Warming ocean thawing Antarctic glacier, researchers say
FOR IMMEDIATE RELEASE: Sept. 18, 2013
CONTACT: Diana Campbell, 907-474-5229, dlcampbell [at] alaska [dot] edu
Fairbanks, Alaska— For the first time, researchers completed an extensive exploration of how quickly ice is melting underneath a rapidly changing Antarctic glacier, possibly the biggest source of uncertainty in global sea level projections.
Martin Truffer, a physics professor at the University of Alaska Fairbanks, and Tim Stanton, an oceanographer with the Naval Postgraduate School, were able to look underneath the Pine Island Glacier on the West Antarctic Ice Sheet and take exact measurements of the undersea melting process.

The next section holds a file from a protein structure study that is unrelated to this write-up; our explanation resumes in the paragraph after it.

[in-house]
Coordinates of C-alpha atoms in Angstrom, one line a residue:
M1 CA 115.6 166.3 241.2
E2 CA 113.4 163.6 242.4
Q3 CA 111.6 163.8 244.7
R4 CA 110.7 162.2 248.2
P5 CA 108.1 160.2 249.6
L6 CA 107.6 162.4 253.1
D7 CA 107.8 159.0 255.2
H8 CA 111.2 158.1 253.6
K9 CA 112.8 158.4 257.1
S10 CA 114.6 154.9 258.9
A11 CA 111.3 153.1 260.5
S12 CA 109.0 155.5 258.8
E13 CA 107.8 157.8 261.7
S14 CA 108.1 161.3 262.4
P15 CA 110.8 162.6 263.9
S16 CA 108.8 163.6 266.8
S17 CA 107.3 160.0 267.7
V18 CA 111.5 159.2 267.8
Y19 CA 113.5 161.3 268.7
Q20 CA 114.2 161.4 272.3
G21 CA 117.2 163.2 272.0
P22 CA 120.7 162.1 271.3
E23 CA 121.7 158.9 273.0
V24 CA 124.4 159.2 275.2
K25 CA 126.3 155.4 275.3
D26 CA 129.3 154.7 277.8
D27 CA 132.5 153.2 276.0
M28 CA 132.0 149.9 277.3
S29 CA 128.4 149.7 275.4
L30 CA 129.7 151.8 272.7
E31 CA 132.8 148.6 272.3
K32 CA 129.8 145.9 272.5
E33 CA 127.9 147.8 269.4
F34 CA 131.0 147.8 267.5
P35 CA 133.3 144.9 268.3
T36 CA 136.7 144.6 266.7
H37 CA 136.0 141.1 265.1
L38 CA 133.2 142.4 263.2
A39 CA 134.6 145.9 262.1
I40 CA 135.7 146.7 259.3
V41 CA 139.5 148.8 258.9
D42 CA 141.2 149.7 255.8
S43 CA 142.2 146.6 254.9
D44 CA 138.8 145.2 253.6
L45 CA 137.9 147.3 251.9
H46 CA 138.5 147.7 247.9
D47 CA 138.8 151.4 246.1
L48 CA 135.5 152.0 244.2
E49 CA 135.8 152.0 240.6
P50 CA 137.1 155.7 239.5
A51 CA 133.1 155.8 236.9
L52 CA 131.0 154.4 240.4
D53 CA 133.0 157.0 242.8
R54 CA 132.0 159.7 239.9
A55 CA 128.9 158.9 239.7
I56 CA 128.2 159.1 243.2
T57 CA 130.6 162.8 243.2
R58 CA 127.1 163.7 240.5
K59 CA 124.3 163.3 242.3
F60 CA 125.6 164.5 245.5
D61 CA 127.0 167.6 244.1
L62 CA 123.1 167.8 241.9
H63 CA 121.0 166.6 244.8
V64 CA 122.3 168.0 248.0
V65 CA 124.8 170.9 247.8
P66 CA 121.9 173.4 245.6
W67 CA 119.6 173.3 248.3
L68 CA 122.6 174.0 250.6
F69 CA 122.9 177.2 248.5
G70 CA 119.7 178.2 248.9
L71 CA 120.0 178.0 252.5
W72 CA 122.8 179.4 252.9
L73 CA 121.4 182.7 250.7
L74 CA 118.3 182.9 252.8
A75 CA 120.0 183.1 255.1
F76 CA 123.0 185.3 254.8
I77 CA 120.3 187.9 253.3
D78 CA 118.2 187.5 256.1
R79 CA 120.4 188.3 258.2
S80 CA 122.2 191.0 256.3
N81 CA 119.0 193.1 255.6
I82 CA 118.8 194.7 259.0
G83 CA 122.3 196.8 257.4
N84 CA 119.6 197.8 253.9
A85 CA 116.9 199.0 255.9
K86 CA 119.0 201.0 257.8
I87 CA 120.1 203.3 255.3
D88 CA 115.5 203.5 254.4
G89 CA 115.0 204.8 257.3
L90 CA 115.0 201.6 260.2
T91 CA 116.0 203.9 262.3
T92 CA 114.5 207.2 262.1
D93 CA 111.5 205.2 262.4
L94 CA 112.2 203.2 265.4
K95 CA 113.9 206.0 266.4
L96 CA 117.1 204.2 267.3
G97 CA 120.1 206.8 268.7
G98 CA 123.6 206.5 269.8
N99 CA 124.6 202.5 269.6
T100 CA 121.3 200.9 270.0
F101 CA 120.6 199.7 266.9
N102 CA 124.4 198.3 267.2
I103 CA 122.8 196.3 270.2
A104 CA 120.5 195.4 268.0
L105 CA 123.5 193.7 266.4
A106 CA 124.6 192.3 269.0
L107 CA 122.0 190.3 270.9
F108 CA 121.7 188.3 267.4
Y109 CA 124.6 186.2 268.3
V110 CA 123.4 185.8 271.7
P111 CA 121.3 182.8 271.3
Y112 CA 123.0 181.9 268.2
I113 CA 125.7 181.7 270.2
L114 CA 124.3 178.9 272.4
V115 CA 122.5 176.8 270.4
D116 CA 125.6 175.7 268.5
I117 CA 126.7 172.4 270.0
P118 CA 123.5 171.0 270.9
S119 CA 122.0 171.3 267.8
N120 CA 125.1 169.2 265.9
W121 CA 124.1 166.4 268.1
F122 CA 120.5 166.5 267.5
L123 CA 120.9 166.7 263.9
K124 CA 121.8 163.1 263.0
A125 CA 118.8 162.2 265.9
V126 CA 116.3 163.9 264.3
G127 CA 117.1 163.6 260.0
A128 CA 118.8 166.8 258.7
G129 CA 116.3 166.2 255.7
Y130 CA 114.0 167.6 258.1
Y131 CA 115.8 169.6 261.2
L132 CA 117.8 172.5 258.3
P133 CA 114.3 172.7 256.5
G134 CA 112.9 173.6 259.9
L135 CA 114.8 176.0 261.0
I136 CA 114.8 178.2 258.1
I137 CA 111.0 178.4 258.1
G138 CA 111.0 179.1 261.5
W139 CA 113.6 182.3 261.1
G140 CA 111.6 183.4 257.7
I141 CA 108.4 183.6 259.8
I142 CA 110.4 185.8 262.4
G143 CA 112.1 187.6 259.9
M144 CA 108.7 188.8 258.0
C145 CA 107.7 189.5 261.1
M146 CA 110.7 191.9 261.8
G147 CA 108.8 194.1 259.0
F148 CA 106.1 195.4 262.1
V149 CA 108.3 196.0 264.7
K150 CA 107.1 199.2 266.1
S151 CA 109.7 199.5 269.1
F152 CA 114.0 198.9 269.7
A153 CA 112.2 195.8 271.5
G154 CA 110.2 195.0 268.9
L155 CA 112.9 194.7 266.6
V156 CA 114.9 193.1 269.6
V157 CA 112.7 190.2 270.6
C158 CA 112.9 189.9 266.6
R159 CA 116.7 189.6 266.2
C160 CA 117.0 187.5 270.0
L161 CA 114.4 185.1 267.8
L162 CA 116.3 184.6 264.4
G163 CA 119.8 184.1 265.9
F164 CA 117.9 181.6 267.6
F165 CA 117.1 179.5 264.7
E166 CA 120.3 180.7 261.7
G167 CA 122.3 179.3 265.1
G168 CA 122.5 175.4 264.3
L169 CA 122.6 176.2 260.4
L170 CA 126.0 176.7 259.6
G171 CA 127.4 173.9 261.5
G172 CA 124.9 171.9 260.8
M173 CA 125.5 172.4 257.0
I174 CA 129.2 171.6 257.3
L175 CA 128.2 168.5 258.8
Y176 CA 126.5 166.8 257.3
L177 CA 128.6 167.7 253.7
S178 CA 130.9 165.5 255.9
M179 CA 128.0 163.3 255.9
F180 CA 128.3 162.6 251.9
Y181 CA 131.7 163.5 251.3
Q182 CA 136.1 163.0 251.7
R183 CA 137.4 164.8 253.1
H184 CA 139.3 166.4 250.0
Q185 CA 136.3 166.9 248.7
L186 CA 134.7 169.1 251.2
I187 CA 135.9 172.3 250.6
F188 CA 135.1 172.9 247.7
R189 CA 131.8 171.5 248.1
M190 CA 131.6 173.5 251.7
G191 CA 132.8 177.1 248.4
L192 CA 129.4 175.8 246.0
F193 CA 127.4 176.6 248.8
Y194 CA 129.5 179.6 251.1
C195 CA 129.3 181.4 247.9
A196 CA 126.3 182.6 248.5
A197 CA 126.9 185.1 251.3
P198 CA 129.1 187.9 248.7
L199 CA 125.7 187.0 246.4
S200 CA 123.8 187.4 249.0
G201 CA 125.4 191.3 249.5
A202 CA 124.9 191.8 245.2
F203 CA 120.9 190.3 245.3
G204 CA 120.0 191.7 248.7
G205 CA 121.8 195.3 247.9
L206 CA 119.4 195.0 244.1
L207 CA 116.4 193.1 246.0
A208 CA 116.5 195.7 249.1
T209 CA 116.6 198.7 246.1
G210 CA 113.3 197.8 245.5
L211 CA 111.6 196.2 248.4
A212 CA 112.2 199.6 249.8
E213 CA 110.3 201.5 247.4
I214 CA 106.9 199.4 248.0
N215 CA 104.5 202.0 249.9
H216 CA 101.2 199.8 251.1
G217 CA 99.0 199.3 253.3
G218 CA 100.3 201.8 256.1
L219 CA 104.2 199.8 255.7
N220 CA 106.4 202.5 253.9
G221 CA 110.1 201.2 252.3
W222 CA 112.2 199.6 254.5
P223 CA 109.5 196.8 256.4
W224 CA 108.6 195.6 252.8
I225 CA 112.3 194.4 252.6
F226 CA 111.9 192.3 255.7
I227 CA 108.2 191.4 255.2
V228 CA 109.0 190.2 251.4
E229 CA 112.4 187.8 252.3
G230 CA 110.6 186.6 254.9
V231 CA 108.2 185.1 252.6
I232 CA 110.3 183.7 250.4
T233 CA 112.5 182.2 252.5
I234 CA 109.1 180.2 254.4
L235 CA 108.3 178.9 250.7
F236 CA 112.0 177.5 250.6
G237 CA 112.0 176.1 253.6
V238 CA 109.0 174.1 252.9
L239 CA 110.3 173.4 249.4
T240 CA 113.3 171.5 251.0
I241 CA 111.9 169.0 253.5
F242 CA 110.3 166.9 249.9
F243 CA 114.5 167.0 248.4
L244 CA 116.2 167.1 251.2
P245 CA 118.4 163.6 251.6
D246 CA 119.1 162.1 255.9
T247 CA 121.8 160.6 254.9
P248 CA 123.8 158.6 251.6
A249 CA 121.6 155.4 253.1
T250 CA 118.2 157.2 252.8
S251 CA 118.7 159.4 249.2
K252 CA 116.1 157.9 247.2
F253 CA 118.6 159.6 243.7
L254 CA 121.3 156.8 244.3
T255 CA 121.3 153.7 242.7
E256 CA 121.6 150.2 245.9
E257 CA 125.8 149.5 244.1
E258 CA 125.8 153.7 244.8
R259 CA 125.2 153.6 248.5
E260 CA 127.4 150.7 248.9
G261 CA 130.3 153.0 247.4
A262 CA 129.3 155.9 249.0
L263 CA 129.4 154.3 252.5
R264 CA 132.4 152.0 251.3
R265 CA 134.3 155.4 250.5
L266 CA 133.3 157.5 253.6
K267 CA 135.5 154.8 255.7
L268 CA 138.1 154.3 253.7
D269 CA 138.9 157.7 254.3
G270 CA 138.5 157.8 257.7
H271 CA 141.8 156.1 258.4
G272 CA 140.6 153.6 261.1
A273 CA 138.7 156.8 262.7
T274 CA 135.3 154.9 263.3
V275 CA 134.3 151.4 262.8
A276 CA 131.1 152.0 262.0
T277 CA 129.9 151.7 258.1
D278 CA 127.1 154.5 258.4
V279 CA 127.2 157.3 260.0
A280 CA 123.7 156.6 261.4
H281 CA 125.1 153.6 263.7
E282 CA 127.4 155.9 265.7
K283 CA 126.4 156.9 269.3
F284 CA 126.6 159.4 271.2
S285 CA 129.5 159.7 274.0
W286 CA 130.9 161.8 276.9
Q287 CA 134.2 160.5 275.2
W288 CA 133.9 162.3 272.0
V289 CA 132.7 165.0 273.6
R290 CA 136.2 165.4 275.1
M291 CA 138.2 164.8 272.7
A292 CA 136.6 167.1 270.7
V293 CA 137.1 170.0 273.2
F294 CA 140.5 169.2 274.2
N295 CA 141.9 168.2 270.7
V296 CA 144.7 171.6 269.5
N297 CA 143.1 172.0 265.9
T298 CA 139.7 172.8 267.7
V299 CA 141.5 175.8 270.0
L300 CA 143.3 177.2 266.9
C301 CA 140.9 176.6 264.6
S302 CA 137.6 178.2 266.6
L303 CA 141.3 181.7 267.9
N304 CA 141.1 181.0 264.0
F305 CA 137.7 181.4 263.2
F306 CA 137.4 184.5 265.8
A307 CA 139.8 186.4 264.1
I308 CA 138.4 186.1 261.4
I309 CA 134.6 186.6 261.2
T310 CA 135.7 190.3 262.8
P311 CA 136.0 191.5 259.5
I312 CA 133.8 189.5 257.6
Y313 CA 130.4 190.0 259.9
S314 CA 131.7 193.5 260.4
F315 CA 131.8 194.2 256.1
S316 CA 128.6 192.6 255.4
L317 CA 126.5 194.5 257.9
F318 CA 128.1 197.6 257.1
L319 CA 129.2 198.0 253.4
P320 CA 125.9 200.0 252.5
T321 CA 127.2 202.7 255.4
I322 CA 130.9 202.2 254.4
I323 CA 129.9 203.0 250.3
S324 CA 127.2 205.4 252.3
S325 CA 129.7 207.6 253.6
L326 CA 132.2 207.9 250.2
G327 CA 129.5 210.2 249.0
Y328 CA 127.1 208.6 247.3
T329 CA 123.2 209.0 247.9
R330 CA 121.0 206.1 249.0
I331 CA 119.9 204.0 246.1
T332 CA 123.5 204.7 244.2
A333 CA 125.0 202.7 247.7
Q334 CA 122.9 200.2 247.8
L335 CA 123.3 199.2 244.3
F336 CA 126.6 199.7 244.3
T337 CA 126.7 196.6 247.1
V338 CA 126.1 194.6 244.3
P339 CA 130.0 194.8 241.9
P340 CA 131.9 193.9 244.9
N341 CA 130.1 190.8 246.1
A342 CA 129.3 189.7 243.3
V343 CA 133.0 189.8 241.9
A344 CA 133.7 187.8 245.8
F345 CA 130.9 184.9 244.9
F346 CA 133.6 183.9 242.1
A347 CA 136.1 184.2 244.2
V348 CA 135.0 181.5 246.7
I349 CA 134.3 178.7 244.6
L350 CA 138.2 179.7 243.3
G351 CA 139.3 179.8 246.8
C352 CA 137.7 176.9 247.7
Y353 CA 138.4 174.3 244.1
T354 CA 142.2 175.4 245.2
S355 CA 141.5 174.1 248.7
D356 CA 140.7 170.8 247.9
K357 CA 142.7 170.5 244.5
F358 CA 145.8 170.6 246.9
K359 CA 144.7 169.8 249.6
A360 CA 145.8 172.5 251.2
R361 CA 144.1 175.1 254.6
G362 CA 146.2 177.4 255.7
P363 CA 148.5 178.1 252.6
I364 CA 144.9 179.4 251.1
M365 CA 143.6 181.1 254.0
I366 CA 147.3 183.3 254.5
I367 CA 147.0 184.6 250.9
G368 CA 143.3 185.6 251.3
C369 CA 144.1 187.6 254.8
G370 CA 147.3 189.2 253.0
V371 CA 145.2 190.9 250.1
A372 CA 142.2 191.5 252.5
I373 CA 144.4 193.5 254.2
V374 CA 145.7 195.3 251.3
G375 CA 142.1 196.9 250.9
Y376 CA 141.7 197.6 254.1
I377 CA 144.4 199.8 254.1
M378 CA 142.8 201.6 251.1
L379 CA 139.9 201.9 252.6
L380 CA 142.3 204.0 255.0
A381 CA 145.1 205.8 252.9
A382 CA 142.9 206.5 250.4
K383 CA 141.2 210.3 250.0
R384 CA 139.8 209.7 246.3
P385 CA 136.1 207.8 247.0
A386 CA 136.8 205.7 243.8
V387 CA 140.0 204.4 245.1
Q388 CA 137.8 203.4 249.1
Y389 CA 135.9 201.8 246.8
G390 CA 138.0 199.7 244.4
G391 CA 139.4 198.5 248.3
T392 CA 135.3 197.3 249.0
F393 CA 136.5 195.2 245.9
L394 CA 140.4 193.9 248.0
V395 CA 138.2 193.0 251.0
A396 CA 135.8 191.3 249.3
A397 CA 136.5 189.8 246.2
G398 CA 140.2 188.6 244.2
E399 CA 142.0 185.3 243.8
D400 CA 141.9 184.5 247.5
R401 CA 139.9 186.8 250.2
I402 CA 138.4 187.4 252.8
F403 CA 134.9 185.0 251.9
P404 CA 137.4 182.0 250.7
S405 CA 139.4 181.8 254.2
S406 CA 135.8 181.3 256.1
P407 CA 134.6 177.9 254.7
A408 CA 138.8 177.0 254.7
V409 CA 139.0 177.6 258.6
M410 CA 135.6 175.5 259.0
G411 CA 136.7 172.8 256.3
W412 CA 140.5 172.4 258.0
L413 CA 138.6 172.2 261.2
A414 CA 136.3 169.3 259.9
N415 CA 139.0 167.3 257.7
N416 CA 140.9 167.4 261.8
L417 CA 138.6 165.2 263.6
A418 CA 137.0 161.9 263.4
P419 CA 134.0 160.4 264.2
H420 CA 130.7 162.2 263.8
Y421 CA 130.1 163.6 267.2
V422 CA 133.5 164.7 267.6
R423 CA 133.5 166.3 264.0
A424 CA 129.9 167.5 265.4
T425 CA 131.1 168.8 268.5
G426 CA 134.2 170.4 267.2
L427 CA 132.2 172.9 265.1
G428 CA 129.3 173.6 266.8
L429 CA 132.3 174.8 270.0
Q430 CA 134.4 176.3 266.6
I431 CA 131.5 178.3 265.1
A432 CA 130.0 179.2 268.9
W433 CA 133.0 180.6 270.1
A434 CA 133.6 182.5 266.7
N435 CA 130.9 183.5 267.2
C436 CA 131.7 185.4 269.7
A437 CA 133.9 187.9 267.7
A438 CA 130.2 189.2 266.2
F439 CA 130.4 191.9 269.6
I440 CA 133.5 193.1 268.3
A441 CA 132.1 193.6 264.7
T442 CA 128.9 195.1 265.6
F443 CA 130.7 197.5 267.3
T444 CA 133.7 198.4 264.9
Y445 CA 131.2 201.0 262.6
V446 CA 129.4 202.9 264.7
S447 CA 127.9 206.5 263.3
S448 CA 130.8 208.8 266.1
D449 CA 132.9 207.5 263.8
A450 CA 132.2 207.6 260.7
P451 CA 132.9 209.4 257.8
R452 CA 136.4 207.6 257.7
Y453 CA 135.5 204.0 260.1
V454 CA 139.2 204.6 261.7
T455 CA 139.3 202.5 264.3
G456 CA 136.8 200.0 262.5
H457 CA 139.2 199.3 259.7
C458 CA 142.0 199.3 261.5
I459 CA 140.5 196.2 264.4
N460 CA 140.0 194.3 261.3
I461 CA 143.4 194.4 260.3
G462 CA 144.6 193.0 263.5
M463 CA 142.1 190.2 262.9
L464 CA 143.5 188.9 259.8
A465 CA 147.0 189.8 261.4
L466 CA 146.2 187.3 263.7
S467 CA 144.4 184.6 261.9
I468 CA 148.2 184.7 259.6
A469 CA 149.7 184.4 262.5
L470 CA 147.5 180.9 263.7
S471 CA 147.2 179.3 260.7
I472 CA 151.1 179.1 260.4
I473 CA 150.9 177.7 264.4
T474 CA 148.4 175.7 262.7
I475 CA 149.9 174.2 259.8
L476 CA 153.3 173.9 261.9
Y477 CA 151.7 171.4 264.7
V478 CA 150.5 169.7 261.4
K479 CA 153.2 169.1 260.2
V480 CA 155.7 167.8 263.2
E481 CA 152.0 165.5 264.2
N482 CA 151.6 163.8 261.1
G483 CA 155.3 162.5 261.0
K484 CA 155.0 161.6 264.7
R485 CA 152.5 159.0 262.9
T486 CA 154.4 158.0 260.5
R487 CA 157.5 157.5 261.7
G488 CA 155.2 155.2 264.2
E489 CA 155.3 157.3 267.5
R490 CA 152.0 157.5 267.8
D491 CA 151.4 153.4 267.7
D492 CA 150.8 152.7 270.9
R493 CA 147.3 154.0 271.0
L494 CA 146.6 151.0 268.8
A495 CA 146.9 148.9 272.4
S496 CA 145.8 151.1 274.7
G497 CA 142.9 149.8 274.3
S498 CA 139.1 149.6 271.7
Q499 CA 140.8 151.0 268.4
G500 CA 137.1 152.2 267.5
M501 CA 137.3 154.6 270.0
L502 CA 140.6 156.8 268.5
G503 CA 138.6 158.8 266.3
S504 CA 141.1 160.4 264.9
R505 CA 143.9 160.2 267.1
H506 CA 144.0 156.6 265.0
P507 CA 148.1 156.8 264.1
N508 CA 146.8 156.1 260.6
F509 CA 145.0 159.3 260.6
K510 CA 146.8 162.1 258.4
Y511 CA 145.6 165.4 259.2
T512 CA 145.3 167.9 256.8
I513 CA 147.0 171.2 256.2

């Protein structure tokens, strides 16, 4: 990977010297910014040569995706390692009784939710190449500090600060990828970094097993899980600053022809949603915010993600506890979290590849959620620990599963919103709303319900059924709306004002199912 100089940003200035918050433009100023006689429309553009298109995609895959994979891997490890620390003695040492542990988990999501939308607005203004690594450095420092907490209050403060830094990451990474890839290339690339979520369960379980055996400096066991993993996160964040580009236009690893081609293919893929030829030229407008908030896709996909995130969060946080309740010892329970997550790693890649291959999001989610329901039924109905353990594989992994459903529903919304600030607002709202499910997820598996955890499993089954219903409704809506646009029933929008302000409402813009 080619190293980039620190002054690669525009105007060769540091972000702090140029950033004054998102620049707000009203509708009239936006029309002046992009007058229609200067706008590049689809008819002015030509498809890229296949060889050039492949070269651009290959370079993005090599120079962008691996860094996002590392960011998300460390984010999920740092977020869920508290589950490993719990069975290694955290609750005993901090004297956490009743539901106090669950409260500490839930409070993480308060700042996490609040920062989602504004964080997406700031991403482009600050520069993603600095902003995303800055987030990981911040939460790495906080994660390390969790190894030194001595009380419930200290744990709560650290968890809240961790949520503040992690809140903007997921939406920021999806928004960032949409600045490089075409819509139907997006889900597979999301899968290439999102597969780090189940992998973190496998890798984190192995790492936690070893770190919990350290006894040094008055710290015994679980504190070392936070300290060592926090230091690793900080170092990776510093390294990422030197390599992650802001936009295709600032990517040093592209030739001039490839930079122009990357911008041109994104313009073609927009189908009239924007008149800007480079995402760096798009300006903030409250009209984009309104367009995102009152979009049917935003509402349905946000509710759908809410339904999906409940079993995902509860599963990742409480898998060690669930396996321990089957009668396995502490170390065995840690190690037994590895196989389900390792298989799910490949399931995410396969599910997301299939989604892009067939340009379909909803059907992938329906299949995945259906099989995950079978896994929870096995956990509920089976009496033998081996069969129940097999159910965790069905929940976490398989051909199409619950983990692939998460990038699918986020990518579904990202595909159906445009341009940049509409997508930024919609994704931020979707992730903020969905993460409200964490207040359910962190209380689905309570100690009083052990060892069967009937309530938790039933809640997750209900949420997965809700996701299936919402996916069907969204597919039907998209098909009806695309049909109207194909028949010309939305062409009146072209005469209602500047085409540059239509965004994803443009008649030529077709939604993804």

“This particular site is crucial, because the bottom of the ice in that sector of Antarctica is grounded well below sea level and is particularly vulnerable to melt from the ocean and break up,” said Truffer, a researcher with UAF’s Geophysical Institute. “I think it is fair to say that the larges